Some weeks ago I released a new version of the RSS Parser Library and I talked about the update in a blog post.

RSS Parser 2.0: bye bye Async Task, welcome Coroutines This update brought a huge change in the infrastructure of the library. SPOILER: Kotlin and coroutines. Today, in this post I want to talk about the transition process and all the decisions that I have made to develop this new version. In this way, I hope to inspire you to leave the Async Task and get into the coroutines world.

But, before starting with the technical details, I want to share you some resources to get into the coroutine world. If you already know the coroutines you can skip to the second part of the article.

Get into the coroutine world, it’s funny. I promise:

The first thing that you can do to get into the coroutine world is doing the codelab provided by Google.

Using Kotlin Coroutines in your Android App

Don’t worry if you don’t understand all the concepts, the codelab is useful to make the first exploration and to receive the inputs and the tools to study a particular argument.

After the codelab, I suggest you give a look to the official documentation that is well written and full of examples.


Then you could read some articles Android specific and not. Here are some articles that I’ve read:

An introduction to Kotlin Coroutines*

How to make sense of Kotlin coroutines

Kotlin Coroutines patterns & anti-patterns

Playing with Kotlin in Android: coroutines and how to get rid of the callback hell

Android Networking with Coroutines and Retrofit

Handle Complex Network Call with Kotlin Coroutine + Retrofit 2

Async code using Kotlin Coroutines

I suggest also the talks of Chris Banes and Christina Lee:

So you’ve read the Coroutines guide and you’re ready to start using them in your Android app to coroutines? Great!

Coroutines By Example

Of course, there are lots of resources available and lots of ways to learn the coroutines. These are some advice based on my experience and learning path.

The Path From Async Task to Coroutines

The first release of the library is dated 18 June 2016, a period when there wasn’t all the beautiful stuff that there is today (for instance, Kotlin) and moreover I did not know all the stuff that I know today. The code was so simple (and now I can also say that was ugly) but it was working.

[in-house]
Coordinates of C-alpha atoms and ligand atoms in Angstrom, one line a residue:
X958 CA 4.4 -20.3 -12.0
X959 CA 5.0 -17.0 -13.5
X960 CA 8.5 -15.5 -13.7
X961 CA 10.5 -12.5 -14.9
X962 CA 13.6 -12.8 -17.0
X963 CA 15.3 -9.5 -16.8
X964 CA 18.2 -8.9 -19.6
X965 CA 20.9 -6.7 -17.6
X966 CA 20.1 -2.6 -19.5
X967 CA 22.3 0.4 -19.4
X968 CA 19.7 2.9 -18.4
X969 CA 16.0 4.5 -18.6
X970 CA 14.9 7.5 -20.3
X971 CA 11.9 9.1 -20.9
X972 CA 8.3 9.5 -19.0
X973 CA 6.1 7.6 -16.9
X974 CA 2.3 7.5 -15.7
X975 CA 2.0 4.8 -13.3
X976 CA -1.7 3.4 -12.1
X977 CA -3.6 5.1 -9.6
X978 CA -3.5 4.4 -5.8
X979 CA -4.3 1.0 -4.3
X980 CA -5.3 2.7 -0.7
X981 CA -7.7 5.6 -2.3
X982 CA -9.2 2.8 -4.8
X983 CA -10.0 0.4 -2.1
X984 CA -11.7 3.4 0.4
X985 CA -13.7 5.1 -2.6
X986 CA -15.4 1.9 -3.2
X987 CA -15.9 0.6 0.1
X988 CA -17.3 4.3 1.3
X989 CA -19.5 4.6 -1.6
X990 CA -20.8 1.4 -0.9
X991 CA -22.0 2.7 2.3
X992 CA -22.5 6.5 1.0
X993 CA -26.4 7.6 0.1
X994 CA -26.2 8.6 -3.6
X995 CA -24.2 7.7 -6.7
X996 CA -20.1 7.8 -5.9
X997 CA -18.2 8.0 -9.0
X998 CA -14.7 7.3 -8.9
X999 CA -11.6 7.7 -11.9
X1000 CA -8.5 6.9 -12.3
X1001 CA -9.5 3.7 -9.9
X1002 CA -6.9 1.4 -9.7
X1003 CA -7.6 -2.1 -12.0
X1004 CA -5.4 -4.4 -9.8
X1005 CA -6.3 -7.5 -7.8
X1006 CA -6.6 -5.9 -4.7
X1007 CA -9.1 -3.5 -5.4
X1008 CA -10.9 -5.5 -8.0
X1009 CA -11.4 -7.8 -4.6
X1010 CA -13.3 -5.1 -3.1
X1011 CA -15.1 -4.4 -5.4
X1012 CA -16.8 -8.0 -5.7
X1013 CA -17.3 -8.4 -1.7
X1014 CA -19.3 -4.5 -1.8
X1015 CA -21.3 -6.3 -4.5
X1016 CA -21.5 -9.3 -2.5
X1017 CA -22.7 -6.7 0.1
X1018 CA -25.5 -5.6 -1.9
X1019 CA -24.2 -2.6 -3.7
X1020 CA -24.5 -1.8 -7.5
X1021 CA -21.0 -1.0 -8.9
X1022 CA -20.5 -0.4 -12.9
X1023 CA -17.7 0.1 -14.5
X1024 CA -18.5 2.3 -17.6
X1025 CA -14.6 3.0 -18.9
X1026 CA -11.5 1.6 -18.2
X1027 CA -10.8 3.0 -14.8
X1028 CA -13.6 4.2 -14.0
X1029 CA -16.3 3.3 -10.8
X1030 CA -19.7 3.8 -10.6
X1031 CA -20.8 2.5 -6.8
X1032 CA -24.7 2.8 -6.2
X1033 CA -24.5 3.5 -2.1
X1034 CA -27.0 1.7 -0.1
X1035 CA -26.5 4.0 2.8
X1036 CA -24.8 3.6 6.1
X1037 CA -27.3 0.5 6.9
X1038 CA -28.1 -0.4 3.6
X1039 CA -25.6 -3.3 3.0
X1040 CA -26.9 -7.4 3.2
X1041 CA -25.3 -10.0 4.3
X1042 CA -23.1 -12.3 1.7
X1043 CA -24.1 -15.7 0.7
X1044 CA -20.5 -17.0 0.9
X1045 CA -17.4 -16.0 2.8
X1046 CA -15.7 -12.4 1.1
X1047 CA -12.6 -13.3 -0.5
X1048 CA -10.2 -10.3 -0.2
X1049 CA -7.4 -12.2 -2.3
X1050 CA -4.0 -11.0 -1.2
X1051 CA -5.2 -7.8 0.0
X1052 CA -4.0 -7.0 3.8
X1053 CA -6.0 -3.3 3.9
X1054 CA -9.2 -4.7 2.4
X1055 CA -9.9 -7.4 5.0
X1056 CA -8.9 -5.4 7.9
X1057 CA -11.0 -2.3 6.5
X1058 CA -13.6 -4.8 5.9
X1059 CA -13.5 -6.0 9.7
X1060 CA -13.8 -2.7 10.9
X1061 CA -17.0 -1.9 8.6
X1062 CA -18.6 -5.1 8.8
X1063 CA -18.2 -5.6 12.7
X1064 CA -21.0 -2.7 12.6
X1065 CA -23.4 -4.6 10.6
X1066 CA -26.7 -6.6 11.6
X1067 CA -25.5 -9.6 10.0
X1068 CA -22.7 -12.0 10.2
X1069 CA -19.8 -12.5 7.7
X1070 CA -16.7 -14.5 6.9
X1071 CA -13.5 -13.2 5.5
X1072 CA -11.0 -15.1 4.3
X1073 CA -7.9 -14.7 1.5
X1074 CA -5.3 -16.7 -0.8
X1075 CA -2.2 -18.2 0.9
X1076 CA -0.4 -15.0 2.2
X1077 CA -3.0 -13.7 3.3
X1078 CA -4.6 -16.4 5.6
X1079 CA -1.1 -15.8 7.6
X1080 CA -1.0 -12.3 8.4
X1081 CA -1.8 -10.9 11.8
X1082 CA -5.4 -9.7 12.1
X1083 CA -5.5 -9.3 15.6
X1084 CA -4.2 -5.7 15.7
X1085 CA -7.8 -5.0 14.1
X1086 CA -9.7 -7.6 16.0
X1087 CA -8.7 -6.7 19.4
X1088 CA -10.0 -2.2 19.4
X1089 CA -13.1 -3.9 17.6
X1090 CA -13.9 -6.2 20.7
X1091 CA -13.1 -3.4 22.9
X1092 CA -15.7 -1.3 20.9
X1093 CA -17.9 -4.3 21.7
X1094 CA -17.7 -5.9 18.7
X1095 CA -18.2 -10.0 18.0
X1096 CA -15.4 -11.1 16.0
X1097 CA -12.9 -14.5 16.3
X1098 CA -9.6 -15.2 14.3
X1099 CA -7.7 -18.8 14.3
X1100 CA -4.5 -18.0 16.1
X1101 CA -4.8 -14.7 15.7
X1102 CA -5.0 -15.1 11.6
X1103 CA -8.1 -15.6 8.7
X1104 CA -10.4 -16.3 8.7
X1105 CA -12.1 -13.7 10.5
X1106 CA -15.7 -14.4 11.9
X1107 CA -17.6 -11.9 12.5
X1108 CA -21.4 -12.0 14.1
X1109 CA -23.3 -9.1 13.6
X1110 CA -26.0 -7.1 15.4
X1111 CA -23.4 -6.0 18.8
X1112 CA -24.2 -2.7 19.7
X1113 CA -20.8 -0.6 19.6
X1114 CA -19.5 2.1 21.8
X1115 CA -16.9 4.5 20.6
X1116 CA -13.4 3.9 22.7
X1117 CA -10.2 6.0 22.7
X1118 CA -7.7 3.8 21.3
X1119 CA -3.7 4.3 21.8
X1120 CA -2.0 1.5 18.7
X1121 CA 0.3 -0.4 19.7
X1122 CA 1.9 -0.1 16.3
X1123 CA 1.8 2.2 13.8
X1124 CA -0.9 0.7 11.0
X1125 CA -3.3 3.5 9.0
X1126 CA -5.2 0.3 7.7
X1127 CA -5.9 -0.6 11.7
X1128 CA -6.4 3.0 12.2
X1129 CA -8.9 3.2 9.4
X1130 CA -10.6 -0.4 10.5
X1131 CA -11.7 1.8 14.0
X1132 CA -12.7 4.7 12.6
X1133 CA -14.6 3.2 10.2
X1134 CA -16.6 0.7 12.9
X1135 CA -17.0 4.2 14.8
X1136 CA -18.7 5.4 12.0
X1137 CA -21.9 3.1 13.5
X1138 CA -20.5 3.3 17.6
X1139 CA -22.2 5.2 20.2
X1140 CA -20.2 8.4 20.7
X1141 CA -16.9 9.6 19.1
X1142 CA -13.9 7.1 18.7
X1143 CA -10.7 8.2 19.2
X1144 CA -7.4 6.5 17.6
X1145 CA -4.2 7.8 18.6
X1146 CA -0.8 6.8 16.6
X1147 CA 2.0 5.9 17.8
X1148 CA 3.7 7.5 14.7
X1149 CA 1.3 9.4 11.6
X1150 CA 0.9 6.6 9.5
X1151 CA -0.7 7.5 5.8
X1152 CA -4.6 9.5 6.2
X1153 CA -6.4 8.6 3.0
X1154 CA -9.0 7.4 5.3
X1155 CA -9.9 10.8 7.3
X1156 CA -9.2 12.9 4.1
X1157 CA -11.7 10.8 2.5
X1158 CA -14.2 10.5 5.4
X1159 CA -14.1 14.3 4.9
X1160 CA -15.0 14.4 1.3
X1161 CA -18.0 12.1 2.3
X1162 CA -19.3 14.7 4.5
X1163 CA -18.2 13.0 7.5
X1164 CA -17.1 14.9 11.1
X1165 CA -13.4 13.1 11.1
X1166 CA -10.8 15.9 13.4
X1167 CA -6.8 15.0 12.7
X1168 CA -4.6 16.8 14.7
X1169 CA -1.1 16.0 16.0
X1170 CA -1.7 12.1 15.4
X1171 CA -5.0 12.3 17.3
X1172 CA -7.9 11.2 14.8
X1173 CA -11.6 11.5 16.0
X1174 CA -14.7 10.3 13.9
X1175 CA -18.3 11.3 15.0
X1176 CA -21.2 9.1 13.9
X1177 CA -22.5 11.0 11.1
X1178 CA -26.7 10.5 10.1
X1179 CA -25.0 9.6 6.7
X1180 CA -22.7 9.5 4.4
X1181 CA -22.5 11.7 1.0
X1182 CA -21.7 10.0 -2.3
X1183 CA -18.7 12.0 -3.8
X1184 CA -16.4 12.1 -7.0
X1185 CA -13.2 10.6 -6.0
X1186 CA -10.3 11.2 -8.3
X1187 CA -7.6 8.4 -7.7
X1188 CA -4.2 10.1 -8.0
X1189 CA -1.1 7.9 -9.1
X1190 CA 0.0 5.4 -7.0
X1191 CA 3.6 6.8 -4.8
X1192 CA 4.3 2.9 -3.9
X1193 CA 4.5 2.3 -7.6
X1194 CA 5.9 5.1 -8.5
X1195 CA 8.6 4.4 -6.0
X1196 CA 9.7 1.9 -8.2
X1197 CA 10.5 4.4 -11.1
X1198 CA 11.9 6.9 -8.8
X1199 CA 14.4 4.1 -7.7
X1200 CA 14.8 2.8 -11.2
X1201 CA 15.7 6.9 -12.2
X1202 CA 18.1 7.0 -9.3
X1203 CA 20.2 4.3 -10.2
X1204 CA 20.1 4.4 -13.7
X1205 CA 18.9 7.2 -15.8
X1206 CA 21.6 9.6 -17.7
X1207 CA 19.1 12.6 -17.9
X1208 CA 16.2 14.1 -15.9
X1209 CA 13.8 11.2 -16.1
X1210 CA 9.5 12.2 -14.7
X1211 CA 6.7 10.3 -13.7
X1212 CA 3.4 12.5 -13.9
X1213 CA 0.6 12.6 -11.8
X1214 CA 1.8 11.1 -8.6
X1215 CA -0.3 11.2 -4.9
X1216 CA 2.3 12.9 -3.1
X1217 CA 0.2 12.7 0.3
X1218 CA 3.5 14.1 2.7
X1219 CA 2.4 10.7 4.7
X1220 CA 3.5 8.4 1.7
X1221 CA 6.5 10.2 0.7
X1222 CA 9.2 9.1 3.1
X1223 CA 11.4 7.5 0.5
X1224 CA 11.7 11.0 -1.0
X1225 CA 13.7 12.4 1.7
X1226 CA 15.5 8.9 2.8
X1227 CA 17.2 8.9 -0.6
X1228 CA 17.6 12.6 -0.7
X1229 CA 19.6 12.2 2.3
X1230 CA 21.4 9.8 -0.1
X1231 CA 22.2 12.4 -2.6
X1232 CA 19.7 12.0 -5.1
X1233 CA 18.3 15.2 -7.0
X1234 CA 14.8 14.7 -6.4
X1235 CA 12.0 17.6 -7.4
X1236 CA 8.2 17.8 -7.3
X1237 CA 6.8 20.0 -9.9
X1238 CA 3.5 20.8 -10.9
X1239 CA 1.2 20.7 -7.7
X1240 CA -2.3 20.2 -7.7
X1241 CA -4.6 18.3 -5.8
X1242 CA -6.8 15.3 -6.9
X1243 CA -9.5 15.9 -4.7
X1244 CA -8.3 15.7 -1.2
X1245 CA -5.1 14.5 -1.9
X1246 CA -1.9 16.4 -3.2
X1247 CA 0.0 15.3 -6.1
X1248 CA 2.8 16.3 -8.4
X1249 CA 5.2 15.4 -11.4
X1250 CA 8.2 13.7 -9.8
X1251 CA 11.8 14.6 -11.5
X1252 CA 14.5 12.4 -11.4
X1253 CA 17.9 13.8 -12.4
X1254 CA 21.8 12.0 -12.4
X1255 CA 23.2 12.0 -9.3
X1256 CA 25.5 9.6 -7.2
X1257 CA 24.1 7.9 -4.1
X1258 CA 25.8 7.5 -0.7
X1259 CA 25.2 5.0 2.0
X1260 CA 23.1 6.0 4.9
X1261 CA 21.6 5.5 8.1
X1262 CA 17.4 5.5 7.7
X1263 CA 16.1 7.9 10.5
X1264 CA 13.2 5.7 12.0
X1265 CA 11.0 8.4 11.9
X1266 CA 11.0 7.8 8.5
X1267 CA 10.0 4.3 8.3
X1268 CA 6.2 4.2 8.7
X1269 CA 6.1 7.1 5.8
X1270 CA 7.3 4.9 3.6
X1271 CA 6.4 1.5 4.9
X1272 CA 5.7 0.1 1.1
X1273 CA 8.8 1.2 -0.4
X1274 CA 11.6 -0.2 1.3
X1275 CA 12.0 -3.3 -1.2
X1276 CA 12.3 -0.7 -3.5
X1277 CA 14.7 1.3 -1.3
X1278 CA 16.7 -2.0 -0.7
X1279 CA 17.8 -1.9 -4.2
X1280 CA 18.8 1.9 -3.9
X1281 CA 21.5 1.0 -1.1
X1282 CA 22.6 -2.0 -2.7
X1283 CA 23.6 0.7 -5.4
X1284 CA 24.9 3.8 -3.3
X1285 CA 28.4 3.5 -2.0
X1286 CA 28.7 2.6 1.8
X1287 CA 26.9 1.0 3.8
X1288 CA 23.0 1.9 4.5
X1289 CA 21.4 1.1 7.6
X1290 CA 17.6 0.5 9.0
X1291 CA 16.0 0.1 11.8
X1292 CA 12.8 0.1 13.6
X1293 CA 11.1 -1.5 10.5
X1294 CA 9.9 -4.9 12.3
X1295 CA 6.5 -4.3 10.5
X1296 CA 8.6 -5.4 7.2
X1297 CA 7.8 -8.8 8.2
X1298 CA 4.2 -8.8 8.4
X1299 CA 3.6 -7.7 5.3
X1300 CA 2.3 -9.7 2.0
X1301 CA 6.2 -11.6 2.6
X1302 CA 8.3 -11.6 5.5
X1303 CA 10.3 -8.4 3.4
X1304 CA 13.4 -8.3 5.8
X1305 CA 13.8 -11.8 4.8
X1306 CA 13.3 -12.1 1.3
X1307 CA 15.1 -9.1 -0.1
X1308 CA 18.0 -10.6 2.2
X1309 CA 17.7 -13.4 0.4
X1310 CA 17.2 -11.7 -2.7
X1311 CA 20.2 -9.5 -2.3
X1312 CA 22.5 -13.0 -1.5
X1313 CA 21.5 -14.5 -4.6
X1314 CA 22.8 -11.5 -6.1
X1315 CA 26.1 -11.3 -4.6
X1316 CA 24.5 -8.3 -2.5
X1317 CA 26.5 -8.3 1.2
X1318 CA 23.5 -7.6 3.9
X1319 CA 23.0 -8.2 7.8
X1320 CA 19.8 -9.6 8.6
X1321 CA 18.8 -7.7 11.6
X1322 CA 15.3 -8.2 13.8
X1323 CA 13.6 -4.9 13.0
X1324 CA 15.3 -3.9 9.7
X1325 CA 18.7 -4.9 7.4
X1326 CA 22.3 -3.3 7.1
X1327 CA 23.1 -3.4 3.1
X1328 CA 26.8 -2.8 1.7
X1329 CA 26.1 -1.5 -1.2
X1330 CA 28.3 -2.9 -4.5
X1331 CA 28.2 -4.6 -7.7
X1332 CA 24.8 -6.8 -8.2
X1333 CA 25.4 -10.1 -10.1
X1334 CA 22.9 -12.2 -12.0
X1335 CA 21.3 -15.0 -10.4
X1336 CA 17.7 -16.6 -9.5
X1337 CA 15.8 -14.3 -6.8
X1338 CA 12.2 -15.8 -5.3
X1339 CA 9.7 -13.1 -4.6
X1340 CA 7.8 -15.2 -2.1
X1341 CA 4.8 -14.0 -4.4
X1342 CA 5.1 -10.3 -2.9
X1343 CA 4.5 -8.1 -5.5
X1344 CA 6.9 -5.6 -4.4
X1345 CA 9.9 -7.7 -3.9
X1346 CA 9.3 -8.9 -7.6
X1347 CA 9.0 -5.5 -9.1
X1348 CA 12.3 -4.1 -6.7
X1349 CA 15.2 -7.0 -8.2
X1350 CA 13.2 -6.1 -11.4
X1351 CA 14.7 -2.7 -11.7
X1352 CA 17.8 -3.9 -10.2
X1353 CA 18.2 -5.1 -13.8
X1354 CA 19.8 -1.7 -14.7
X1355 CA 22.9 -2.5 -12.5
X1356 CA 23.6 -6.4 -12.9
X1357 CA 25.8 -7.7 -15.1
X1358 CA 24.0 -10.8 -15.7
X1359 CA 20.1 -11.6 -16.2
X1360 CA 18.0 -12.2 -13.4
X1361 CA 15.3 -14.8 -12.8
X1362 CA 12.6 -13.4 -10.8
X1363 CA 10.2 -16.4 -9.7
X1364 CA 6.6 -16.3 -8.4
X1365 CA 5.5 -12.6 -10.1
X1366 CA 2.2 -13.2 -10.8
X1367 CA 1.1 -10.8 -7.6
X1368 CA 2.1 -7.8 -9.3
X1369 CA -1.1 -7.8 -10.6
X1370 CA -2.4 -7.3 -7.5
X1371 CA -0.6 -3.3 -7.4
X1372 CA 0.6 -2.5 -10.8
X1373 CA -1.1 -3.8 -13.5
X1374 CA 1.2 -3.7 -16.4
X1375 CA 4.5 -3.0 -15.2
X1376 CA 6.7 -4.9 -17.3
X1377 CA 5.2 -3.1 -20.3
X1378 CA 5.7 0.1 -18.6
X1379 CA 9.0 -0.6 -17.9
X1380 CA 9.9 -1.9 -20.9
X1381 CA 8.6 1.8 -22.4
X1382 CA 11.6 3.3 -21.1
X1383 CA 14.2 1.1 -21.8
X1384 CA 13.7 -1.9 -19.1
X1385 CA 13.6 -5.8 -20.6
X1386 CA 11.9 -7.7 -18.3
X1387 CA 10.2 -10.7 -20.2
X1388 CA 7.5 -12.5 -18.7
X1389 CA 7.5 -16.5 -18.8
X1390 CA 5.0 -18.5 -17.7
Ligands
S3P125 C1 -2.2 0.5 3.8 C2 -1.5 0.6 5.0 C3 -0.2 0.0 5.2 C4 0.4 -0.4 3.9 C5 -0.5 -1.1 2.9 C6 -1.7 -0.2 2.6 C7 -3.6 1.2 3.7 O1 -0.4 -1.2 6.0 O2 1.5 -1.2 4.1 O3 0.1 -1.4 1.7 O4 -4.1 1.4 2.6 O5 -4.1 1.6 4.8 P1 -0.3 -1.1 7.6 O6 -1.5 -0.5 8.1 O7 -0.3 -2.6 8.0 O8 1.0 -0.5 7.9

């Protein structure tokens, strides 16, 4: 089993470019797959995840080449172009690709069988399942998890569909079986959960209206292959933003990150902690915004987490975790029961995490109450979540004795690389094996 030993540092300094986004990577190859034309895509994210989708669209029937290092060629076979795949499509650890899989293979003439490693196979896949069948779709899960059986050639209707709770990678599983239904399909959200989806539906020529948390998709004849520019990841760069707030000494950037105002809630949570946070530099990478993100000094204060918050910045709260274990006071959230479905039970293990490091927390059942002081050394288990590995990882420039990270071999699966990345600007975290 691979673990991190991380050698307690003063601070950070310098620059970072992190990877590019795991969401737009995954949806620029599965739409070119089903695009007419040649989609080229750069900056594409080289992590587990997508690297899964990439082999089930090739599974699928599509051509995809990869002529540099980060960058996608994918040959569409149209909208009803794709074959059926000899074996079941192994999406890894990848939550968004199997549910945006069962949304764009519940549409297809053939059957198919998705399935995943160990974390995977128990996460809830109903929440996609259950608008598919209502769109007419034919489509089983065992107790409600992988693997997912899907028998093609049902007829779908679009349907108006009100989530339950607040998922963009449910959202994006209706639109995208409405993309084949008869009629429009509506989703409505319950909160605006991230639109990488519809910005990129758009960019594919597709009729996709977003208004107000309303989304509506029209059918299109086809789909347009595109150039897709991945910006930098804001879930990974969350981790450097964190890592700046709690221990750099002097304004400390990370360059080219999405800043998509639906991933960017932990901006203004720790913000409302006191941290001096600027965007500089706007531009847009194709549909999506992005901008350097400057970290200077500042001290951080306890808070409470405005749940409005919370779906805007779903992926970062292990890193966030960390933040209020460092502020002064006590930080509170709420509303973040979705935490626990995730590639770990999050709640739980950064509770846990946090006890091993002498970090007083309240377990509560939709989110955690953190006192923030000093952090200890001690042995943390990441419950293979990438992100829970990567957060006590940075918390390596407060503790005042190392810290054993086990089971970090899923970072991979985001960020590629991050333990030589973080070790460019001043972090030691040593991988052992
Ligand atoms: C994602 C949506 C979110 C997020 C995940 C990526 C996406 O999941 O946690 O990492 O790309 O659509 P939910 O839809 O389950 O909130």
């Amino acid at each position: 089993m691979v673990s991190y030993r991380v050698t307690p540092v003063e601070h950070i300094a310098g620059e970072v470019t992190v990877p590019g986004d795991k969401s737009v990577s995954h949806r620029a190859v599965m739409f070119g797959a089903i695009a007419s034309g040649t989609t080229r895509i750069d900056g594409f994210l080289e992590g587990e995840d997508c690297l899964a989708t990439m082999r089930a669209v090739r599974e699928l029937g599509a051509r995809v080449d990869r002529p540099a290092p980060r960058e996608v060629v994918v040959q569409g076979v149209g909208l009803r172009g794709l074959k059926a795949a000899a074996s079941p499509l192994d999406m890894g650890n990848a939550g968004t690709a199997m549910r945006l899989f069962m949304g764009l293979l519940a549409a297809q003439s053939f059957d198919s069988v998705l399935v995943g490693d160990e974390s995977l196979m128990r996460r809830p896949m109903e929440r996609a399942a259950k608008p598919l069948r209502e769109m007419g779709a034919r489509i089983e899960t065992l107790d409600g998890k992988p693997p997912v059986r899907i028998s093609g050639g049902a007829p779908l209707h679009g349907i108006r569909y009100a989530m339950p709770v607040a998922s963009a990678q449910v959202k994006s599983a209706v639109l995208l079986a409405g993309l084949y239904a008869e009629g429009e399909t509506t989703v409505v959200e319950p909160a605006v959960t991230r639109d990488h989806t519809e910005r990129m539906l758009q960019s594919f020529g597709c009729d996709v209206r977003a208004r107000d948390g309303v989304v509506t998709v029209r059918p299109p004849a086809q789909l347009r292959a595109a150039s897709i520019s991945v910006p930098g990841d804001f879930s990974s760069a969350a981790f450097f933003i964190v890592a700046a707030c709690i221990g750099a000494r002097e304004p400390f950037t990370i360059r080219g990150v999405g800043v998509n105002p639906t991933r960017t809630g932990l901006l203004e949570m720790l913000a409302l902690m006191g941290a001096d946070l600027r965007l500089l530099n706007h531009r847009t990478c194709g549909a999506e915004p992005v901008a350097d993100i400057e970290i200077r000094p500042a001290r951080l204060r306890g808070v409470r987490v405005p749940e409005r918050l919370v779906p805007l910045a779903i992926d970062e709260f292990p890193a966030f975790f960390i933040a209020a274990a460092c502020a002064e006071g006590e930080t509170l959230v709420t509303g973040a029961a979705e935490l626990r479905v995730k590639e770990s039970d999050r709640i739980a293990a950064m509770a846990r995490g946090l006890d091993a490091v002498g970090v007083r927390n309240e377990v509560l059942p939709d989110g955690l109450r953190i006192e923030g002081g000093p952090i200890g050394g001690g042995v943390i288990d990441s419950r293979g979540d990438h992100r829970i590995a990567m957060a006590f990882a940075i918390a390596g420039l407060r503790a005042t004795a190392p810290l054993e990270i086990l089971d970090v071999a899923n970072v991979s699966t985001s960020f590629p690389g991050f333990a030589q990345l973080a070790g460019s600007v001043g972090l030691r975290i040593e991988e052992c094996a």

Old School Java Code

I used an Async Task to handle the network request; the result of the request is sent to an XML Parser that notifies its result when the parsing was done. Here’s the code of the Parser:

Then, the result of the parsing (or an error of parsing) is notified to the “main executor” (the application that uses the library) with two simple callbacks.

Kotlin and Coroutines, a love story

After 2 years, I wanted to get rid of Async Task, Java and all the ugly stuff. The perfect candidates for taking the place are Kotlin and the coroutines. However, my biggest concern was maintaining the compatibility with all the devs that still use Java (seriously guys? Love yourself, move to Kotlin). In fact, the Kotlin coroutines cannot be invoked from Java code.

At first, I tried to figure out if there was a method to call the coroutines from Java but finally I came up with a brilliant idea: provide the support for both the ways.

For the Java support, I decided to use Future and Callable to handle the asynchronous operations. In particular, I implemented two classes that perform respectively the fetching and the parsing task.

The result of the parsing is then notified to the “main executor” using the same callbacks reported above.

In this way, the old users of the library can still call the same code without noticing any kind of difference but the new ones (and of course also the old) can learn and use the new way.

As you can image, the new part is written using the Kotlin coroutines. As above, I separated the fetching and the parsing task. The fetching task is performed by the fetchXML suspending function, that takes the URL of the RSS feed as input and returns a Deferred object that will be the input of the parseXML suspend function. This function will then parse the RSS Feed and returns a list of parsed data.

These functions are exposed to the “main executor” by using another suspend function, that it will get and parse asynchronously the RSS feed.

All the suspend functions reported above are called with the IO Dispatcher that uses a shared pool of on-demand created threads. There are also other dispatchers, give a look to the documentation to find the one that better suits your needs.

And finally, from the ViewModel (or in whatever place depending on the architecture of your app) you can launch the coroutine with a Scope, so, for example, you can stop it if the activity is destroyed, and then “transform” an URL to a List of Articles.

And finally, we have reached the end of my journey from Async Task to Coroutines. If you have some advice, doubt or any kind of feedback, please leave a comment! Of course, you can use this example as an idea to leave forever the (ugly) Async Tasks.

If you want to contribute to the development of the library or simply report a bug, visit the repo on Github:

A special thanks to the (awesome) devs of the Android Developers Italia Community that gave to me some advice. If you are Italian, join us on Slack!

Published also on Medium